Question of the Week


Q: “Why am I seeing these little pine cones hanging from my arborvitae?”
Cindy, Williamsburg

A: Well Cindy, those aren’t pine cones. They are bagworms. The bagworm, Thyridopteryx ephemeraeformis, is an interesting pest of ornamental shrubs and trees. The spindle-shaped bag that the larva carries around as it feeds characterizes this insect. The larva constructs the bag from silk and covers it with bits and pieces of leaves and twigs from the host plant. Therefore, the bag looks quite different when the worm is feeding on juniper than on rose. The larva is dark brown with a yellow head and yellow and black spots on the body. Adult females are wingless and lack functional legs, eyes, and antennae. They are almost maggot like, yellowish and seldom seen. Adult males are typical moths and are sooty black and densely hairy. The wings are nearly clear and have a span of 1 inch.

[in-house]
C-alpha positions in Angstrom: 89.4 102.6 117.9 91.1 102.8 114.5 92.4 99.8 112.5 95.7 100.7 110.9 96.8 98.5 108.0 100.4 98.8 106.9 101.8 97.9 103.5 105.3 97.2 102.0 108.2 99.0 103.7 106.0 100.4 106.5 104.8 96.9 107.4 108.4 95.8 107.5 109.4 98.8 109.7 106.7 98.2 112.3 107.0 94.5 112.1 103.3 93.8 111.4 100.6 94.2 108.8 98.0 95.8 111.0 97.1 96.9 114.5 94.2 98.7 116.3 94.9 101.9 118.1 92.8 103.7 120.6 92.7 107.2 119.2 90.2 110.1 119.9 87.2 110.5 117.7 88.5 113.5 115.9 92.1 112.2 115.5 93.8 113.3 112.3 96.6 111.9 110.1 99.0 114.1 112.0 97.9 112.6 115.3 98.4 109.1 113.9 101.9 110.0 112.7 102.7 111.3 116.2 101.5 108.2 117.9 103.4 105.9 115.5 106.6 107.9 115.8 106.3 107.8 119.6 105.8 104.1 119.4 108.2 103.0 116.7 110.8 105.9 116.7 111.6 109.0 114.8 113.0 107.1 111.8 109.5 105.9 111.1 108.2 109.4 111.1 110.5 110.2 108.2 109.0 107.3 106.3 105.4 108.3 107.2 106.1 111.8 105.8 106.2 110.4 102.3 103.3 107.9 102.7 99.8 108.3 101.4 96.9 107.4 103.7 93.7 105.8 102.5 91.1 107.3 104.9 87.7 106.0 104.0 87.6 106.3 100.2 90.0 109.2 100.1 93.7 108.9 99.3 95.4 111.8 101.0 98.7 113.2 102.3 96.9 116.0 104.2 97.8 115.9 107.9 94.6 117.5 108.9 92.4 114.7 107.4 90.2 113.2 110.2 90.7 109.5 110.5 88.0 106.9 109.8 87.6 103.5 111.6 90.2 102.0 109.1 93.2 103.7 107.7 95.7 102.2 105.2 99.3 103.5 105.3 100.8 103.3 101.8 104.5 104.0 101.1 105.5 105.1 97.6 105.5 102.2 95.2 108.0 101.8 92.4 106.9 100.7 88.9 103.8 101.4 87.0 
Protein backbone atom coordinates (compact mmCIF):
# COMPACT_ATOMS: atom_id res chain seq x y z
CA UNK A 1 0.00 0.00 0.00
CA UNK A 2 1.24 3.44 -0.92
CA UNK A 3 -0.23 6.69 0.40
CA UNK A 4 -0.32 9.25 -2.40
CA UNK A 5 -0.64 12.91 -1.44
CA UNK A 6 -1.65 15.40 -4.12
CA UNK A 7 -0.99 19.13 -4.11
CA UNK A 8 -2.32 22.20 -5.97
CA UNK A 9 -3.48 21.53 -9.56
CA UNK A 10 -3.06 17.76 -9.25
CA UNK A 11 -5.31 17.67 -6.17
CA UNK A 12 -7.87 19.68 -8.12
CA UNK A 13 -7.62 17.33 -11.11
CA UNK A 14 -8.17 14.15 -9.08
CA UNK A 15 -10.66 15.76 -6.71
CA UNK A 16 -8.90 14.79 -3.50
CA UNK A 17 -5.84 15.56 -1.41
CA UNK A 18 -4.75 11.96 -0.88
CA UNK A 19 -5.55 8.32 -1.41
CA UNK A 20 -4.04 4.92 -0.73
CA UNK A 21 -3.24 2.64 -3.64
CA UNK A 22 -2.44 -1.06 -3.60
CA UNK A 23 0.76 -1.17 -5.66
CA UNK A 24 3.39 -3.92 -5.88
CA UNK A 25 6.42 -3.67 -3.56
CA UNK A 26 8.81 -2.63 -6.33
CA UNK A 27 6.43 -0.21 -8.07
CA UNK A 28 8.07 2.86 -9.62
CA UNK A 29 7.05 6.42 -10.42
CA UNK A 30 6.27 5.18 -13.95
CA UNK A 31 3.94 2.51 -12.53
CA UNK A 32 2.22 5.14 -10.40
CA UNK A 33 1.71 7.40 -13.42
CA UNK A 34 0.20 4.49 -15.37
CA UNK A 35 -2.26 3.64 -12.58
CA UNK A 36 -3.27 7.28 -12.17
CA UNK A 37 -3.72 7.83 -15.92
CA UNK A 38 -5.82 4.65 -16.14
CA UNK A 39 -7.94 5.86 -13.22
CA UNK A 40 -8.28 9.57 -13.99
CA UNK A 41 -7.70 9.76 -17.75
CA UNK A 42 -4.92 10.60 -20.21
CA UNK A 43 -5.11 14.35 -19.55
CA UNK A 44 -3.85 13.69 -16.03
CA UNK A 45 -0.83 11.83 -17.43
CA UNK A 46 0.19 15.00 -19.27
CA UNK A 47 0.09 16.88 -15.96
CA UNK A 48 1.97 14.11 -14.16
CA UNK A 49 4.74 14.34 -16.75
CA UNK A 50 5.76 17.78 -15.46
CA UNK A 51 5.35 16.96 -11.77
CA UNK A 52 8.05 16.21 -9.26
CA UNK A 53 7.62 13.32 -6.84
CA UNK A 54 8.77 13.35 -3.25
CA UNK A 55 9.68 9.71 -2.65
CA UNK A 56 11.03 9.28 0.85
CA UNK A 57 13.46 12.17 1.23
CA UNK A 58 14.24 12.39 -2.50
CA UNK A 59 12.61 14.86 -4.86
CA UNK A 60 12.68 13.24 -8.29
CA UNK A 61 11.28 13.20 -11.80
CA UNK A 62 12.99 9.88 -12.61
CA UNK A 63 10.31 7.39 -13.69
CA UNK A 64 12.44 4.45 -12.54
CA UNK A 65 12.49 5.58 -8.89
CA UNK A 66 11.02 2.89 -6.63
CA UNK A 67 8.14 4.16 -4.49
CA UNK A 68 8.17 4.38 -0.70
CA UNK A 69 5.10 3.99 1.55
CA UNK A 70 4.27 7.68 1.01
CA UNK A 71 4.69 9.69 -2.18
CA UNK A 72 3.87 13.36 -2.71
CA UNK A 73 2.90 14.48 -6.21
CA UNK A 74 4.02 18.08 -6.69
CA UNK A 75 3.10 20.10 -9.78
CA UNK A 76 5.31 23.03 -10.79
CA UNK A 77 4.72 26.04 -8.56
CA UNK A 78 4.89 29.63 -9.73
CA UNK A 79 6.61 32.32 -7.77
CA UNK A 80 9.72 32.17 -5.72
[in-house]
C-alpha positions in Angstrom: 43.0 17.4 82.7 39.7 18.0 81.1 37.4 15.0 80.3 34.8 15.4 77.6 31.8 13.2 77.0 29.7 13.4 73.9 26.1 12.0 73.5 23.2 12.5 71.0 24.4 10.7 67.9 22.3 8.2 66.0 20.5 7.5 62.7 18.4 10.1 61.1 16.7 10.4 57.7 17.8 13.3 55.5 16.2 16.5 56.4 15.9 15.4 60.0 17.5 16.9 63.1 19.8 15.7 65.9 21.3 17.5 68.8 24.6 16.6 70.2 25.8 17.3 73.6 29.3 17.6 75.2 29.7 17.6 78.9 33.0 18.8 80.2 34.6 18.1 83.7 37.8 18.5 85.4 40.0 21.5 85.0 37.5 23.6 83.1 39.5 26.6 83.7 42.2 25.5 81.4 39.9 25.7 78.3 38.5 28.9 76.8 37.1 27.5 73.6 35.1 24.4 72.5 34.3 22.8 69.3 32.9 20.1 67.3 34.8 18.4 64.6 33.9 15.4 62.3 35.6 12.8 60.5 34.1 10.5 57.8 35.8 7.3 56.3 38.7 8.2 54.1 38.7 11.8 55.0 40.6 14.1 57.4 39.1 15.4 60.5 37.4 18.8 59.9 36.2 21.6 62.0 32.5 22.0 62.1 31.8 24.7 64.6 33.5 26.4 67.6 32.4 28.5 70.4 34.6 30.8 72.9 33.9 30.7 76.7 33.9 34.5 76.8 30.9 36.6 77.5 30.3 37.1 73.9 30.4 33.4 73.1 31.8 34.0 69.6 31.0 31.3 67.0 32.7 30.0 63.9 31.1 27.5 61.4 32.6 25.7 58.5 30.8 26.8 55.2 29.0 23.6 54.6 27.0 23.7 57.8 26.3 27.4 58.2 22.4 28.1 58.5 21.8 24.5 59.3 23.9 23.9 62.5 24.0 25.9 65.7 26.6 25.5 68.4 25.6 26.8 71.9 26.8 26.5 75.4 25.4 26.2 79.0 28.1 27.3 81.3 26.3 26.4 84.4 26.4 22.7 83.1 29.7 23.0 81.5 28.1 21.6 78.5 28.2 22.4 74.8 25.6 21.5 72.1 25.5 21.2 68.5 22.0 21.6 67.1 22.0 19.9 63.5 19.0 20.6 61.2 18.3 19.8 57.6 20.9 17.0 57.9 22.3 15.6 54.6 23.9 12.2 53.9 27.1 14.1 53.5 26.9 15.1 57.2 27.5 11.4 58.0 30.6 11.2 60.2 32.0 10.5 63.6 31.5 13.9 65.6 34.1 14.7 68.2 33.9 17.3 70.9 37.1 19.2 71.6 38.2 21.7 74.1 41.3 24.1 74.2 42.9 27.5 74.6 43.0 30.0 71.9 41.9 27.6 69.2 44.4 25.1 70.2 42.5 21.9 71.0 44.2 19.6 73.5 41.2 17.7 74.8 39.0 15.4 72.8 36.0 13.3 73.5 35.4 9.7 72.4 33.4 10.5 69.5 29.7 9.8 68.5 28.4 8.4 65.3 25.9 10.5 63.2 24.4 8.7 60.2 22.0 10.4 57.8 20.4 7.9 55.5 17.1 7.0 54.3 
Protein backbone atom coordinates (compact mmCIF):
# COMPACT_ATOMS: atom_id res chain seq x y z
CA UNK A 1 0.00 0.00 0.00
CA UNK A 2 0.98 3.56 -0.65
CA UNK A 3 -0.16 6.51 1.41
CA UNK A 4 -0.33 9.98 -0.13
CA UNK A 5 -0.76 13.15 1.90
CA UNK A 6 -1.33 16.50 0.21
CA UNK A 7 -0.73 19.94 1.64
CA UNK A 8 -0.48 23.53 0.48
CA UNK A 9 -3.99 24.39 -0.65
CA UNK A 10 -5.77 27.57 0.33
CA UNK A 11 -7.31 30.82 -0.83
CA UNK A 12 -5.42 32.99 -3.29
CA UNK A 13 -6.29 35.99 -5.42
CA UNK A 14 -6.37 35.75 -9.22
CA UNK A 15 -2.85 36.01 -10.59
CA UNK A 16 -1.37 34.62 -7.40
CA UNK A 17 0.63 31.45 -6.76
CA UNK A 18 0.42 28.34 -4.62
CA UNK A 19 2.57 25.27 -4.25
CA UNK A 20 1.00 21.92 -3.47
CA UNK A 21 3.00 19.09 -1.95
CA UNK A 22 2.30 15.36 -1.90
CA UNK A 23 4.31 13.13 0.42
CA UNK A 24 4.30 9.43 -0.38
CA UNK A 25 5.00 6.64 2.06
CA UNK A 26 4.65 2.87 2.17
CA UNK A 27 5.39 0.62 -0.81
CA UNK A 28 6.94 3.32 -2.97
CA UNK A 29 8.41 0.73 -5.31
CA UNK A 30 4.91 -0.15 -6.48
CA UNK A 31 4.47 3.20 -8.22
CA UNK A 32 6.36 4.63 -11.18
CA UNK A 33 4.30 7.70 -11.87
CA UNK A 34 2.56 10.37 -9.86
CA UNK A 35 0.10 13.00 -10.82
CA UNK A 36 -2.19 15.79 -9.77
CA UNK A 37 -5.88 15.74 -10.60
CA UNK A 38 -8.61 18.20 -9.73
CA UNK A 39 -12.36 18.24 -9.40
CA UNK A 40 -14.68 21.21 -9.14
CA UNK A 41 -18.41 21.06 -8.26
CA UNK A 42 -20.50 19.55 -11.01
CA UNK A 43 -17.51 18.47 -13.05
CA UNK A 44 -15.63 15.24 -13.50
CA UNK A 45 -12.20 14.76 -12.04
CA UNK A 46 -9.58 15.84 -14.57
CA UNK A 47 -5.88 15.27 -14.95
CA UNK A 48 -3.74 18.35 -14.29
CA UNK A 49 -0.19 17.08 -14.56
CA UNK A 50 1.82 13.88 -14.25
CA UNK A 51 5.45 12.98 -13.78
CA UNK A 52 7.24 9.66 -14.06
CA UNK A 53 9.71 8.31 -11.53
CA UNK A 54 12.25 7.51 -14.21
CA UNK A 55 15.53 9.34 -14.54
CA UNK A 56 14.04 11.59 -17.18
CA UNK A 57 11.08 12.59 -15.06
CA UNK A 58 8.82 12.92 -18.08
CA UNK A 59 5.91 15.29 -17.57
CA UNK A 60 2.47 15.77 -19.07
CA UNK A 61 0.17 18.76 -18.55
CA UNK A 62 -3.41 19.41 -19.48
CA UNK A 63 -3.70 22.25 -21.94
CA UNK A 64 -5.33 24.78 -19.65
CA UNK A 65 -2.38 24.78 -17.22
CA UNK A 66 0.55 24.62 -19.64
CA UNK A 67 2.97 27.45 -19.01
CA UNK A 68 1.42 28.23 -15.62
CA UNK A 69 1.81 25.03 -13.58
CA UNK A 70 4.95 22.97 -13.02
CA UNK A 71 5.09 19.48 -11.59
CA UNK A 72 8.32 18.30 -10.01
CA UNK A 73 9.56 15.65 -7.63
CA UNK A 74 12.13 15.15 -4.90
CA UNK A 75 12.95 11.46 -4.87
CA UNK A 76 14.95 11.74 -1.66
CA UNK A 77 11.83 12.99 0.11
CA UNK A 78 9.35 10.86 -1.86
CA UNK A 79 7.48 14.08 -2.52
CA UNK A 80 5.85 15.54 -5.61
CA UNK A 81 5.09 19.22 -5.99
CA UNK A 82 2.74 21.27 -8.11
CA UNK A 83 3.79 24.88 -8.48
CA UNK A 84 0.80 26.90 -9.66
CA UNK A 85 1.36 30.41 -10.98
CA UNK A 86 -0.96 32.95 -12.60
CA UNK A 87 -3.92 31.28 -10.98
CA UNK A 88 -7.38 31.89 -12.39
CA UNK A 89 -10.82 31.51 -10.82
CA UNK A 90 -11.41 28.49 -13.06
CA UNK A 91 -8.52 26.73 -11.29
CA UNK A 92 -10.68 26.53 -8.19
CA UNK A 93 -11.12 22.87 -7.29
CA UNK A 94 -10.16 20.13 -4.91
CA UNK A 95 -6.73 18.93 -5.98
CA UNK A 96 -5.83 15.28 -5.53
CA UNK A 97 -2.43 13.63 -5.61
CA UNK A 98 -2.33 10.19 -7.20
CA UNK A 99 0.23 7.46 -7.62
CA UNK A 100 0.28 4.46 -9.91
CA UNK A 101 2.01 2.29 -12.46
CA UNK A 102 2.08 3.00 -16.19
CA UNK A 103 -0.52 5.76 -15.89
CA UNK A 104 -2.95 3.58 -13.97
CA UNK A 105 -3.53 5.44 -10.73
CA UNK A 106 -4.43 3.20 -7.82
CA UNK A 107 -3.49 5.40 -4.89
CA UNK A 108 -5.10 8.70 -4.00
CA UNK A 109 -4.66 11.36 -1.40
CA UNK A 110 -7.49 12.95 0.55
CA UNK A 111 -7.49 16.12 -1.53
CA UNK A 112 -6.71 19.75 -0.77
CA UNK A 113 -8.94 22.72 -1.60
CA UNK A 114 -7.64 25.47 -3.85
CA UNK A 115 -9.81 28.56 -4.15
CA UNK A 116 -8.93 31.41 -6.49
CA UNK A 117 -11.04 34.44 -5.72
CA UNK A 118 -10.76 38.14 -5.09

BagwormsBagworms often prefer juniper, arborvitae, and pines, but they are also found on many broadleaf shrubs and trees including rose, sycamore, maple, elm, and black locust. Defoliation is the primary injury caused by the caterpillar. Heavy populations of bagworms kill many ornamental arborvitae and juniper.

Bagworm larvae hatch from overwintering eggs during May. The young larva spins a silken case that it carries about as the larva feeds. As the larva grows, it enlarges the bag and continues to add bits of foliage to the bag. When the larva is resting, it attaches the bag to a twig with silk. Pupation occurs in late summer. In 7 -10 days the adult emerges. Males are free flying and leave the bag. Bagworm DamaggeThey search out bags containing females, enter the bag, and mate. After mating, the female lays 500 -1000 eggs in the bag and dies. Because the larval stage is the only mobile stage, one bush can have a high population and another one several feet away can be free of bagworms.